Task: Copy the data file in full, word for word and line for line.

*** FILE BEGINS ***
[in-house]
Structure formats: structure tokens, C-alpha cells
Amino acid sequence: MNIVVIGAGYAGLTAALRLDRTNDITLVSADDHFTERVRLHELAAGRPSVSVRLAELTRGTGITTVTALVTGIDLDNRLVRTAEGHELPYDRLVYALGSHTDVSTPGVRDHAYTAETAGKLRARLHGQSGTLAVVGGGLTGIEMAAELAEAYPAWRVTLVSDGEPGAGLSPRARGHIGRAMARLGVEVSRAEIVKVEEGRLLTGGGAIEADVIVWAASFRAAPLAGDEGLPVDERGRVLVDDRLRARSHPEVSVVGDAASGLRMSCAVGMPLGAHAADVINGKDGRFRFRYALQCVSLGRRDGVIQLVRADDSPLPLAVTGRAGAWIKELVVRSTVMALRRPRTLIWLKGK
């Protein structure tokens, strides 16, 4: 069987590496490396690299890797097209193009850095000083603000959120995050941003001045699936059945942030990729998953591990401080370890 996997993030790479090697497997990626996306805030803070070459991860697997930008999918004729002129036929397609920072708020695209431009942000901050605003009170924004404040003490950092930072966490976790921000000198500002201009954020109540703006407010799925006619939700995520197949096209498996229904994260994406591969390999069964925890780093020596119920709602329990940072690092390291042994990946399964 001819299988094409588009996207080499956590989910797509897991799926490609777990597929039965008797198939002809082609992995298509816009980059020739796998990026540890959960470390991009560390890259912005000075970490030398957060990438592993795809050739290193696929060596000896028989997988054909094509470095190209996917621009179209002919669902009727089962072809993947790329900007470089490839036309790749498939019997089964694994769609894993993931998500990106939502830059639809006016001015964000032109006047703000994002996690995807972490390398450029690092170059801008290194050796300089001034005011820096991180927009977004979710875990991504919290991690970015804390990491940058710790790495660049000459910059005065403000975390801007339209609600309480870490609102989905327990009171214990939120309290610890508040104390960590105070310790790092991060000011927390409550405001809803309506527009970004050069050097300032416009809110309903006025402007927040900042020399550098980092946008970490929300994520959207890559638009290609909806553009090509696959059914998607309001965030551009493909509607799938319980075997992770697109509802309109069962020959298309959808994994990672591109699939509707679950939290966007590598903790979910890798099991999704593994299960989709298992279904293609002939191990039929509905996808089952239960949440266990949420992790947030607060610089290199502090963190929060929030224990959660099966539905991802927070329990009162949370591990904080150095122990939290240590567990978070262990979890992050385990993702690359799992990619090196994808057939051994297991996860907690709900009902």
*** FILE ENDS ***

[in-house]
Structure formats: structure tokens, C-alpha cells
Amino acid sequence: MNIVVIGAGYAGLTAALRLDRTNDITLVSADDHFTERVRLHELAAGRPSVSVRLAELTRGTGITTVTALVTGIDLDNRLVRTAEGHELPYDRLVYALGSHTDVSTPGVRDHAYTAETAGKLRARLHGQSGTLAVVGGGLTGIEMAAELAEAYPAWRVTLVSDGEPGAGLSPRARGHIGRAMARLGVEVSRAEIVKVEEGRLLTGGGAIEADVIVWAASFRAAPLAGDEGLPVDERGRVLVDDRLRARSHPEVSVVGDAASGLRMSCAVGMPLGAHAADVINGKDGRFRFRYALQCVSLGRRDGVIQLVRADDSPLPLAVTGRAGAWIKELVVRSTVMALRRPRTLIWLKGK
């Protein structure tokens, strides 16, 4: 069987590496490396690299890797097209193009850095000083603000959120995050941003001045699936059945942030990729998953591990401080370890 996997993030790479090697497997990626996306805030803070070459991860697997930008999918004729002129036929397609920072708020695209431009942000901050605003009170924004404040003490950092930072966490976790921000000198500002201009954020109540703006407010799925006619939700995520197949096209498996229904994260994406591969390999069964925890780093020596119920709602329990940072690092390291042994990946399964 001819299988094409588009996207080499956590989910797509897991799926490609777990597929039965008797198939002809082609992995298509816009980059020739796998990026540890959960470390991009560390890259912005000075970490030398957060990438592993795809050739290193696929060596000896028989997988054909094509470095190209996917621009179209002919669902009727089962072809993947790329900007470089490839036309790749498939019997089964694994769609894993993931998500990106939502830059639809006016001015964000032109006047703000994002996690995807972490390398450029690092170059801008290194050796300089001034005011820096991180927009977004979710875990991504919290991690970015804390990491940058710790790495660049000459910059005065403000975390801007339209609600309480870490609102989905327990009171214990939120309290610890508040104390960590105070310790790092991060000011927390409550405001809803309506527009970004050069050097300032416009809110309903006025402007927040900042020399550098980092946008970490929300994520959207890559638009290609909806553009090509696959059914998607309001965030551009493909509607799938319980075997992770697109509802309109069962020959298309959808994994990672591109699939509707679950939290966007590598903790979910890798099991999704593994299960989709298992279904293609002939191990039929509905996808089952239960949440266990949420992790947030607060610089290199502090963190929060929030224990959660099966539905991802927070329990009162949370591990904080150095122990939290240590567990978070262990979890992050385990993702690359799992990619090196994808057939051994297991996860907690709900009902």